And just like we saw at UNC, the level of exploitation for the top players is even larger at NCC. The three most productive players — and their economic value — is as follows:

  • Stanton Kidd: 4.5 Wins Produced, $116,618 in revenue
  • Jeremy Ingram: 4.4 Wins Produced, $114,146 in revenue
  • Emanuel Chapman: 3.7 Wins Produced, $97,169 in revenue

So the most productive players at NCC are producing at least six times more revenue for the school then the value of their education. And that suggests exploitation is likely everywhere in Division I-A college basketball. We don’t have to investigate the quality of education the players receive to see that at both big and small schools there are players generating more revenue than they are being “paid.”

So when we think about the scandal at North Carolina we should remember: Yes, not getting your education is a bad deal for a student-athlete. But even if these athletes get all that they are promised, it is still a bad deal.

TIME Ideas hosts the world's leading voices, providing commentary and expertise on the most compelling events in news, society, and culture. We welcome outside contributions. To submit a piece, email ideas@time.com.

MONEY Sports

NBA Chief Says, ‘Place Your Bets!’

Nationwide legalized U.S. sports betting just got a surprising ally: NBA commissioner Adam Silver.

TIME movies

The True Story Behind Foxcatcher

FOXCATCHER
Steve Carell and Channing Tatum in Foxcatcher Scott Garfield—Fair Hill, LLC

Is the story of two Olympic wrestlers and their benefactor as twisted as the movie suggests?

Foxcatcher, out Friday, chronicles the real-life story of Mark and Dave Schultz (played by Channing Tatum and Mark Ruffalo, respectively), brothers and Olympic gold medalists in wrestling, who accept the patronage of John du Pont (Steve Carell), heir to his family’s chemical company fortune. The eccentric and erratic Du Pont is obsessed with the sport of wrestling but was never good enough to compete himself. When he attempts to live vicariously through the Schultz brothers, the situation turns foul.

The relationship between the three men was closely examined after an incident at Du Pont’s estate, called Foxcatcher Farms, caught the press’ attention in 1996. TIME’s 1996 coverage of those events and Mark Schultz’s upcoming memoir—also named Foxcatcher, and out Nov. 18—both elucidate how much of the Hollywood version is true and which details have been added for dramatic effect. (Schultz’s memoir, of course, is based on his own personal memory of and take on the events. The director conducted interviews with others who lived on Foxcatcher at the time.) Here’s what’s fact and what’s fiction.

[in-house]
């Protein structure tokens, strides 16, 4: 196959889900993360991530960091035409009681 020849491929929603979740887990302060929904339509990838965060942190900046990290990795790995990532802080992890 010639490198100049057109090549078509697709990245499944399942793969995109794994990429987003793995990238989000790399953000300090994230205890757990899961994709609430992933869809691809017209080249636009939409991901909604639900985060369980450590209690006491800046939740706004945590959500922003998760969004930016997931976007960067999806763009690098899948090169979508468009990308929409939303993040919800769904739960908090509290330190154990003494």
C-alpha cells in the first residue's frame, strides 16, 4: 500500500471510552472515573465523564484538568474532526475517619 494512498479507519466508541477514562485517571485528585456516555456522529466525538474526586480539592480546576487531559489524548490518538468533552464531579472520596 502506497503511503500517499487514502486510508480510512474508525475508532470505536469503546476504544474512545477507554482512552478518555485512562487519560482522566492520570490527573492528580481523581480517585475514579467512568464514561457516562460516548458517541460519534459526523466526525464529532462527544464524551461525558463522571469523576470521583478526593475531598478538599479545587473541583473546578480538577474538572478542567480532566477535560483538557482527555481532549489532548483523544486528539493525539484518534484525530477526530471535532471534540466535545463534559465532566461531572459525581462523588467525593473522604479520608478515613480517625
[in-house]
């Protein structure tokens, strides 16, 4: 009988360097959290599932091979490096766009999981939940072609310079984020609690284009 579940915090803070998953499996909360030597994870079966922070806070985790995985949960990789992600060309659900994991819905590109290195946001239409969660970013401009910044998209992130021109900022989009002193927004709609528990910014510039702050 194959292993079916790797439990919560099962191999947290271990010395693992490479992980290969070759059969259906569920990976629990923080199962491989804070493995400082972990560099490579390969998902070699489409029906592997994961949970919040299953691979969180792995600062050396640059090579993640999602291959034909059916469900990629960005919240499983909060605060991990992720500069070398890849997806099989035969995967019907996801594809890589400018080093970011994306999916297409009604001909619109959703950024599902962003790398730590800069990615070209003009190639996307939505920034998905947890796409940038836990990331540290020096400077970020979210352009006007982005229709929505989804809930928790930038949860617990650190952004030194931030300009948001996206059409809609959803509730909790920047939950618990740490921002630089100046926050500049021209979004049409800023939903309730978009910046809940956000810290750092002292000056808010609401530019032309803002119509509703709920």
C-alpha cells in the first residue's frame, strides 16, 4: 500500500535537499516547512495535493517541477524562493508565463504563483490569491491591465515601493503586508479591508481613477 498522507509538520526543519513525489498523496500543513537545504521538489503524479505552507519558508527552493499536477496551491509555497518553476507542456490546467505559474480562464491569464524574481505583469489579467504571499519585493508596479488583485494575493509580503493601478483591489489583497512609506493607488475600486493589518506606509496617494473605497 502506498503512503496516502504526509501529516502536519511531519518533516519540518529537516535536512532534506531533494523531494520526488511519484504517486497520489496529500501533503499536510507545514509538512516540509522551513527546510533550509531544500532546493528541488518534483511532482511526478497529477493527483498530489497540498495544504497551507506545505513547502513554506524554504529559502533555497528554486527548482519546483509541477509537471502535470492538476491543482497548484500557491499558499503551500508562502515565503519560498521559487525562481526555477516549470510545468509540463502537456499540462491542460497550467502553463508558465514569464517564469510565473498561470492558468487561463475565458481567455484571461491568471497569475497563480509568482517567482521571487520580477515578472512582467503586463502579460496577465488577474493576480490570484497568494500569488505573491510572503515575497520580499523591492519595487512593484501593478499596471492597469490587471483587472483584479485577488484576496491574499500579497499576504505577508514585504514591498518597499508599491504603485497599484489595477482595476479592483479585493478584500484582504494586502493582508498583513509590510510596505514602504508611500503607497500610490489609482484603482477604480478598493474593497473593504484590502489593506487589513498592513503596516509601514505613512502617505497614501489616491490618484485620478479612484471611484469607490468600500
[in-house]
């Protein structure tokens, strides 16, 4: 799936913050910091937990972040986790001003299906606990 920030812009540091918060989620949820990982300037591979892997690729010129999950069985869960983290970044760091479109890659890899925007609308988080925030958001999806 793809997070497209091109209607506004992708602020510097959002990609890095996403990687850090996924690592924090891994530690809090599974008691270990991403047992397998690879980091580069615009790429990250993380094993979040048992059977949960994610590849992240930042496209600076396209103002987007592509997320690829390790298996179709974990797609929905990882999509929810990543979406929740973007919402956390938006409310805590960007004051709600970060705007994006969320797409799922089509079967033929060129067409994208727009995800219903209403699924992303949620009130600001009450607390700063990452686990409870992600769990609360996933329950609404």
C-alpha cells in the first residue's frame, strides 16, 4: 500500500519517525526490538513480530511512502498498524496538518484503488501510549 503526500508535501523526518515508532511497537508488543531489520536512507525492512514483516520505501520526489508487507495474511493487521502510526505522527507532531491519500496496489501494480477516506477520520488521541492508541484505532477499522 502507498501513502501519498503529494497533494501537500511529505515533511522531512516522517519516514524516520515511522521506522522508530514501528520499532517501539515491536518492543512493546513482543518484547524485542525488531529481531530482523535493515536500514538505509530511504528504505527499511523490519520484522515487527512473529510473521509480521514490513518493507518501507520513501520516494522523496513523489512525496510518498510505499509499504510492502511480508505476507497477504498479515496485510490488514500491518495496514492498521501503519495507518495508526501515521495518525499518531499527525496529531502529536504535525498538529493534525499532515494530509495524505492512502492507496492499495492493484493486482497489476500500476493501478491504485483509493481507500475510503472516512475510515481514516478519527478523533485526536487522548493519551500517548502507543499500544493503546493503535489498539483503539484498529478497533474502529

Warning: contains spoilers.

Mark Schultz would hit himself in the face after losing

Ruling: Fact

Schultz writes in his book that he wanted to make losing “the worst experience ever.” He would hit himself after a loss so that he would associate the bad wrestling match with pain and thus motivate himself not to make the same mistakes again.

In a testament to how committed Channing Tatum was to the part, Tatum actually hit his head through a mirror in a scene as Schultz—and injured himself doing it. Director Bennet Miller told Vanity Fair, “He punched that thing with his head three times and shattered it, and put his head through it and through the frame behind the mirror and through the drywall that the mirror was hanging on and left a divot two inches deep. When we took that mirror down, there was a hole in the wall. He actually cut himself, and you see his blood in that scene.” Guess Tatum really wants that Oscar.

John Du Pont built a wrestling facility at Foxcatcher to train potential Olympians

Ruling: Fact

Du Pont had long been preoccupied with participating in the Olympics in some capacity. He wanted to compete in the pentathlon in the 1968 games in Mexico. (Someone had once told Du Pont that since he already knew how to shoot, this was his best chance at making an Olympic team.) Du Pont built a shooting range and Olympic sized swimming pool on his estate to train. He even commissioned a mosaic of himself competing in all the events made of tiles shipped from Italy. Despite this heavy investment, he came in second to last in the trials for the Olympic team that year.

After giving up on his own athletic ambitions, Du Pont thought he could coach a team to a gold medal. Du Pont created Team Foxcatcher to train potential Olympians in swimming, pentathlon and triathlon. He brought wrestlers to Foxcatcher years later.

Du Pont offered Mark Schultz money to train at Foxcatcher

Ruling: Mostly Fiction

Mark Schultz did not immediately move to Foxcatcher to train. Du Pont first offered him a job helping to coach the wrestling team at Villanova University, which the magnate was reviving with his generous donations. (Du Pont’s first call was to Dave, but Dave turned down the job.) Mark Schultz moved to an apartment near campus and lived there while working and training at Villanova. Du Pont later fired Mark Schultz from Villanova but told Mark he could continue to train there if he moved onto the Foxcatcher estate. Seduced by the free rent and facilities, Mark did so. The Villanova wrestling program folded shortly thereafter, after just two years of competition.